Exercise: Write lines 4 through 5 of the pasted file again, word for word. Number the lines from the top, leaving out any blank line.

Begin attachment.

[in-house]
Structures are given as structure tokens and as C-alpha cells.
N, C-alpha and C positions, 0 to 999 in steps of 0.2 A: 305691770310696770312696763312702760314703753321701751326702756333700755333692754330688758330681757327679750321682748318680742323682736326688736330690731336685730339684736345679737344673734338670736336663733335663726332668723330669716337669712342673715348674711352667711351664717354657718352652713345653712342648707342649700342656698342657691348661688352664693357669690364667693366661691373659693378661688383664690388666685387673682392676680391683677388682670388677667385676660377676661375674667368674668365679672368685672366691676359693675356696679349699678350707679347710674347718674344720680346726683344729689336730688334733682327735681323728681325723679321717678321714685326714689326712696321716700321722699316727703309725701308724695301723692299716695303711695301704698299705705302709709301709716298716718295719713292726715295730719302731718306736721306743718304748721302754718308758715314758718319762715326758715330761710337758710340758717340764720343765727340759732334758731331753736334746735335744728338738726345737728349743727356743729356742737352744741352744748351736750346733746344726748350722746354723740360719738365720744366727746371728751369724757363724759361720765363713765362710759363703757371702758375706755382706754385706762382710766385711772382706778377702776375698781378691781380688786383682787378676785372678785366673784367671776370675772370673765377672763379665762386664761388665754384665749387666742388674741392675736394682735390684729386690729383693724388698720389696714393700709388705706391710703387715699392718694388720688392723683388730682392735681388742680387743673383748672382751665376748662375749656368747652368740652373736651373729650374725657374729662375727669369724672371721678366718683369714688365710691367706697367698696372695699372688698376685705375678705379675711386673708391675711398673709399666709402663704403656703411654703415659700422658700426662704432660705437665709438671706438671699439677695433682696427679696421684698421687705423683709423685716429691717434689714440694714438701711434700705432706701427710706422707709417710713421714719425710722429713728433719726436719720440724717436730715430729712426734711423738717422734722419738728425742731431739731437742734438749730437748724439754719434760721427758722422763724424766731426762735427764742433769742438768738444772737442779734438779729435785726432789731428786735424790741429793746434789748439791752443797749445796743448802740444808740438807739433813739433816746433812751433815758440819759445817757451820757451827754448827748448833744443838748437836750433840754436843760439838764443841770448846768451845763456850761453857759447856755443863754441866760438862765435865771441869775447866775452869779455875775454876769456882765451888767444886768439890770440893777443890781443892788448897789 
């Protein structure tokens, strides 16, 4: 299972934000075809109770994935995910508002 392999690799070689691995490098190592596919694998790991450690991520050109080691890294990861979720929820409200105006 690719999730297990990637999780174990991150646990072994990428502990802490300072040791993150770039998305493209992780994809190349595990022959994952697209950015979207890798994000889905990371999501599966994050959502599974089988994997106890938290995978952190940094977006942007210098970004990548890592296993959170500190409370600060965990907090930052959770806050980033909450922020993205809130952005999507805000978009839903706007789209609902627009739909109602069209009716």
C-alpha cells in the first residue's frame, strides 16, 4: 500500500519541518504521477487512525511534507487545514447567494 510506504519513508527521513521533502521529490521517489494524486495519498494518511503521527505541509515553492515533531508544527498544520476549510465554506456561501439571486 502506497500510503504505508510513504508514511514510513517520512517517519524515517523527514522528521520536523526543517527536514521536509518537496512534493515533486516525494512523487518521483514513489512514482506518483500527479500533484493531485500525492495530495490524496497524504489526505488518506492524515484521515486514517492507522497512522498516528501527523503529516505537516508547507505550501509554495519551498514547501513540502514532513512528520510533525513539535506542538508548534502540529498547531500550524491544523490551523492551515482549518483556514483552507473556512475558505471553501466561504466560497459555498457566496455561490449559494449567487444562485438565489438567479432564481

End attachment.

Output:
């Protein structure tokens, strides 16, 4: 299972934000075809109770994935995910508002 392999690799070689691995490098190592596919694998790991450690991520050109080691890294990861979720929820409200105006 690719999730297990990637999780174990991150646990072994990428502990802490300072040791993150770039998305493209992780994809190349595990022959994952697209950015979207890798994000889905990371999501599966994050959502599974089988994997106890938290995978952190940094977006942007210098970004990548890592296993959170500190409370600060965990907090930052959770806050980033909450922020993205809130952005999507805000978009839903706007789209609902627009739909109602069209009716």
C-alpha cells in the first residue's frame, strides 16, 4: 500500500519541518504521477487512525511534507487545514447567494 510506504519513508527521513521533502521529490521517489494524486495519498494518511503521527505541509515553492515533531508544527498544520476549510465554506456561501439571486 502506497500510503504505508510513504508514511514510513517520512517517519524515517523527514522528521520536523526543517527536514521536509518537496512534493515533486516525494512523487518521483514513489512514482506518483500527479500533484493531485500525492495530495490524496497524504489526505488518506492524515484521515486514517492507522497512522498516528501527523503529516505537516508547507505550501509554495519551498514547501513540502514532513512528520510533525513539535506542538508548534502540529498547531500550524491544523490551523492551515482549518483556514483552507473556512475558505471553501466561504466560497459555498457566496455561490449559494449567487444562485438565489438567479432564481